CSU passes the questions that will appear on the referendum
Correction: A previous version of the article incorrectly stated that an additional student fee charge for Sustainability Concordia, The Link, and SEIZE could not be opted out of. They can be opted out — all fees collected for fee-levies organizations at Concordia can be opt-ed out of.
At the Concordia Student Union (CSU) meeting on Oct. 27, multiple questions were passed to be put on the referendum, including whether there should be a mandatory course on sustainability, and a charter of students’ rights. Here are some of the questions students will vote for in this upcoming election.
Position against transphobia
The CSU wants to add a position in support of trans, non-binary, and gender-non-conforming people to its positions book in lieu of the Quebec government’s proposed Bill 2.
Bill 2 will make it so that someone cannot change their sex on their government documentation without having gender-affirming surgery.
“It’s basically asking trans people to out themselves,” said Hannah Jamet-Lange, the CSU’s academic & advocacy coordinator.
Jamet-Lange explained that the CSU has a general position in their position book in solidarity with LGBTQIA2+ people, but Jamet-Lange wanted something that was specifically in support of trans, non-binary and gender-non-conforming people.
The position book is the CSU’s stance on political, social, and student-life issues. For any position to be added to the book, it must be first voted on by students in a referendum.
The CSU wants to know if students want Concordia University to implement a pass/fail grading option until the pandemic is over. For the 2020-2021 academic year, students were allowed to receive a pass/fail notation in one class per semester. It was implemented as a way to reduce stress and burnout in students.
“We’re still in the pandemic, and people are still struggling,” said Jamet-Lange, who explained that student stress has not lessened during the return to in-person classes due to the continuation of the pandemic.
Charter of Students’ Rights
This question is asking the Concordia community if the CSU should create a charter of students’ rights and responsibilities. Many universities have a charter of rights, including McGill and UQAM, but Concordia does not have one.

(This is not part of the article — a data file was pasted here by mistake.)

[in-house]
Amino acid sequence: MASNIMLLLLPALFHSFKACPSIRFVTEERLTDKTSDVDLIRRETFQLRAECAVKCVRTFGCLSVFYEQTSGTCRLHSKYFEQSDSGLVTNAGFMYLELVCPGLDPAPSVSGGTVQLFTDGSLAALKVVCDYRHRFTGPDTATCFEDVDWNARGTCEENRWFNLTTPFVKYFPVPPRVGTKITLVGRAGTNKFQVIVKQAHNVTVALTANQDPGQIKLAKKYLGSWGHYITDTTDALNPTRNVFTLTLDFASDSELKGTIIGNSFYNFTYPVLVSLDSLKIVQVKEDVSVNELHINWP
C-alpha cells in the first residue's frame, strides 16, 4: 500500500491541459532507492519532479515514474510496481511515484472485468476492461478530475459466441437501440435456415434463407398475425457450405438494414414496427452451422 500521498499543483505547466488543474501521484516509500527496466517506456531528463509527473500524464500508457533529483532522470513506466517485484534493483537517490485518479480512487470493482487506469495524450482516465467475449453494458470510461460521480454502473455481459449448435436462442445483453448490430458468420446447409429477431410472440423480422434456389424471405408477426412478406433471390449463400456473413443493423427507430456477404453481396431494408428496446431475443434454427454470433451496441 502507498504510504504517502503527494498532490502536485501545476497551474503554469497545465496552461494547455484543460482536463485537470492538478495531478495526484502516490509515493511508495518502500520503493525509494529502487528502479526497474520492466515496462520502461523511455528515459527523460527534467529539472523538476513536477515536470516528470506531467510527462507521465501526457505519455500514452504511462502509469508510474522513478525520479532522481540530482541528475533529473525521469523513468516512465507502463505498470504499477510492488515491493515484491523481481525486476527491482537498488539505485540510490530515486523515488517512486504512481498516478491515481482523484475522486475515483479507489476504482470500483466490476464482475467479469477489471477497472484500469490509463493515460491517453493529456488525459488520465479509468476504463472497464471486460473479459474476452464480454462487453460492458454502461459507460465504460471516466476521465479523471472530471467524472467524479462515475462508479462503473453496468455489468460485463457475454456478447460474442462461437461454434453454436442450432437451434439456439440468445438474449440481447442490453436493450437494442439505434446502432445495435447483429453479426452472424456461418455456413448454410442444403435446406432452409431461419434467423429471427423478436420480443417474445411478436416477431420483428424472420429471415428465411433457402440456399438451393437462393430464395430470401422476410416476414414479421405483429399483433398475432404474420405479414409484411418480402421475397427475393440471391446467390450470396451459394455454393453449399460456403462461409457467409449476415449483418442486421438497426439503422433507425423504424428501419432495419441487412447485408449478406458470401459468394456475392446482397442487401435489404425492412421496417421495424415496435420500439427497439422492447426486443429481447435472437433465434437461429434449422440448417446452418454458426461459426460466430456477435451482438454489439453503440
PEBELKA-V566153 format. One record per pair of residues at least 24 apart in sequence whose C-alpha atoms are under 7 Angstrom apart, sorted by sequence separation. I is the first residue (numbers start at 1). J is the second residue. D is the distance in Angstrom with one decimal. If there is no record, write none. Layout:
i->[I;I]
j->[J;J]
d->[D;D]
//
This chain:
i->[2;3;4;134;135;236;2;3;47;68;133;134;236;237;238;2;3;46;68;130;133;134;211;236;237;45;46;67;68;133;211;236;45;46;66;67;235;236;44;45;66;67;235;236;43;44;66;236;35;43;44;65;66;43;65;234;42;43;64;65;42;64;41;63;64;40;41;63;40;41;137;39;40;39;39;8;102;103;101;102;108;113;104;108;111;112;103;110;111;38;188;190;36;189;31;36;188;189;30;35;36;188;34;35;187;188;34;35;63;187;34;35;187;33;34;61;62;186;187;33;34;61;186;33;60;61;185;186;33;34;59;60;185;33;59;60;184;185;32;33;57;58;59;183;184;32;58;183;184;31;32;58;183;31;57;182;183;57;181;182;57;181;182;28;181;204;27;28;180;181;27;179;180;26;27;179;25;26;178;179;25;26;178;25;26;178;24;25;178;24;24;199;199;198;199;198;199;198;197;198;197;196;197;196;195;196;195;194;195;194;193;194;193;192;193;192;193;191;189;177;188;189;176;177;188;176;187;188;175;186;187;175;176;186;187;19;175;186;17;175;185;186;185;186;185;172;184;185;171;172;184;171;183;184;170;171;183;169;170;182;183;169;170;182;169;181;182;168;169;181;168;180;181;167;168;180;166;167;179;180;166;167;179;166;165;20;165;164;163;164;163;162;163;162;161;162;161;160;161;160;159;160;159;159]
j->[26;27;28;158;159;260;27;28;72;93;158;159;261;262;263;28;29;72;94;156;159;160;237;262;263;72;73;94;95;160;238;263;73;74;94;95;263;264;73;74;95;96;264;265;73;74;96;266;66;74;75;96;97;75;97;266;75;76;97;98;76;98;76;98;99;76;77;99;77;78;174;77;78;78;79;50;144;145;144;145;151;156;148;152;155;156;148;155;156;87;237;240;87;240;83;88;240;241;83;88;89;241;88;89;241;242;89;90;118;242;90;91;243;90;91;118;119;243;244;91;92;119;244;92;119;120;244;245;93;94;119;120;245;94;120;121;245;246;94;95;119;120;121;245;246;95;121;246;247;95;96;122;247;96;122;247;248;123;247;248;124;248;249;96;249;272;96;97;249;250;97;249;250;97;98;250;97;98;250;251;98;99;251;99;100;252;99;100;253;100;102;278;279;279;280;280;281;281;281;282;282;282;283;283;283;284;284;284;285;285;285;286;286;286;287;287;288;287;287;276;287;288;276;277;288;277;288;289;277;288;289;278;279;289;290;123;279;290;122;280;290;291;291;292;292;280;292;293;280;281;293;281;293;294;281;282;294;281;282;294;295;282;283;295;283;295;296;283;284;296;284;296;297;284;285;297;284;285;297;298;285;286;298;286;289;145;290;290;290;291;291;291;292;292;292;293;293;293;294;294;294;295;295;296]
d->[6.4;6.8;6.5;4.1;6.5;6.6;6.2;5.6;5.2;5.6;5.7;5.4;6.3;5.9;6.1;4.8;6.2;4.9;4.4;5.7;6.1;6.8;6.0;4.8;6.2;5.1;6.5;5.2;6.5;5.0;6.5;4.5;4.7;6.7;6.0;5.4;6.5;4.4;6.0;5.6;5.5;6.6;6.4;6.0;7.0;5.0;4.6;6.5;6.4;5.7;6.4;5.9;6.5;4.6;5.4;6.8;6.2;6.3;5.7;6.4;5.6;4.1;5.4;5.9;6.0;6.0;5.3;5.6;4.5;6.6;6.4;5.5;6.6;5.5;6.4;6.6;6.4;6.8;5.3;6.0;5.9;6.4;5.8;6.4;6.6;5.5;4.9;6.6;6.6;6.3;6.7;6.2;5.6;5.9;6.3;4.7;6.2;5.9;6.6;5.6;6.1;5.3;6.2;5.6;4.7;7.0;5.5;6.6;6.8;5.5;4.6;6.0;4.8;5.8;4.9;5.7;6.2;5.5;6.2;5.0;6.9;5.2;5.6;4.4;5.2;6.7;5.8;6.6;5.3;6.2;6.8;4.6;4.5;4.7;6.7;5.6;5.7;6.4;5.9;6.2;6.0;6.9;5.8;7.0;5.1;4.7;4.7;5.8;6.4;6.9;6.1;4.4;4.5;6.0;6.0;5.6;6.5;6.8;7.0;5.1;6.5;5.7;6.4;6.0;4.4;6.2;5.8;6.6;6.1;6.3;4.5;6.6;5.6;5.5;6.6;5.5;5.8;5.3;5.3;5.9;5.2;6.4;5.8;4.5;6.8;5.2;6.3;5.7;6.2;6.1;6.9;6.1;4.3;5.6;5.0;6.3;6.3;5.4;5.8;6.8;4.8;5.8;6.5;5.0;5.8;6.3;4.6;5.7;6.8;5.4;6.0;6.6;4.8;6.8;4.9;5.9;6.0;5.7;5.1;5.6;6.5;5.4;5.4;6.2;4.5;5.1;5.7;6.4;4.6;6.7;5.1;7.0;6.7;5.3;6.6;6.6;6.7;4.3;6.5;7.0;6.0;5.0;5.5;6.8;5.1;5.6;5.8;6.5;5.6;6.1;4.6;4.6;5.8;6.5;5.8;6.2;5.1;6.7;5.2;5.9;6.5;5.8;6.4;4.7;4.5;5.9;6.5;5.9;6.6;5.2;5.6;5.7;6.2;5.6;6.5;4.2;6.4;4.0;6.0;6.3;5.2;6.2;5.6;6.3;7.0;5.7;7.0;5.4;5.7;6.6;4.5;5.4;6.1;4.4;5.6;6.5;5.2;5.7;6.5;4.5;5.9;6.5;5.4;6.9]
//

Jamet-Lange explained that the CSU wants to see if students are in support of the charter before the CSU puts in the time and effort of creating the document.
According to the question, Concordia is four times lower than the Canadian national average on sustainability learning outcomes in the curriculum. The question asks if students want Concordia University to commit to ensuring that all students learn about sustainability and the climate crisis in the curriculum by 2030.
Fee levy groups are organizations elected by students in referendums who receive their funding from student fees. They provide different services for students, such as free meals from The People’s Potato.
Multiple fee levy groups are asking to increase the amount of money they collect from undergraduate students, such as the CSU Advocacy Centre, which provides students with independent representation in disciplinary proceedings. They are asking for an extra $0.14 per credit, resulting in a total increase to $0.45 of the fee-levy amount, as the negative impact of COVID-19 has caused an increase in students reaching out for help. This means the centre has had to increase its staff and hours in order to support the influx of students.
Should this pass, an additional student fee charge will also increase by $0.42, to a total of $1.35 per 3-credit course, which cannot be opted out from.
Sustainable Concordia, an initiative that aims to reform systems that contribute to the climate crisis, is asking for an increase as their organization is growing and wants to give more support to their staff. The fee-levy increase will be to $0.07 per credit, resulting in a total increase to $0.22, and will be annually adjusted to the Consumer Price Index of Canada.
This fee-levy increase will result in a change of $0.21 to an additional student fee charge, to a total of $0.66 per 3-credit course, which can be opted-out from.
The Link, another independent student media publication at Concordia University, is asking for an increase of $0.10, resulting in a total fee-levy increase to $0.29. The organization has not requested a change to their amount since 2001 according to The Link, and seeks to increase funds to support their reporting, improve multimedia opportunities for students, enhance diversity and equitability, and account for inflation.
Should this pass, an additional increase of $0.30 for every 3-credit course will be added to the student fee charge, resulting in a $0.87 fee which can be opted out from.
A new fee levy group, SEIZE, is asking to be established. It will become, “a solidarity economy incubator,” which will, “engage students through the support, development, study and promotion of democratic enterprises.” SEIZE’s fee would be $0.29 per credit.
Should this pass, an additional student fee charge of $0.87 per 3-credit course will be added, a fee which can be opted out from.
The CSU is asking if students want them to advocate to the Concordia administration for the implementation of either live-streaming or recorded lectures. The CSU states that at the beginning of the pandemic, the university allowed for classes to be recorded. Now as classes return to in-person, recorded classes have been reduced, yet many students, such as international students, are still unable to attend them.
Photograph by Lou Neveux-Pardijon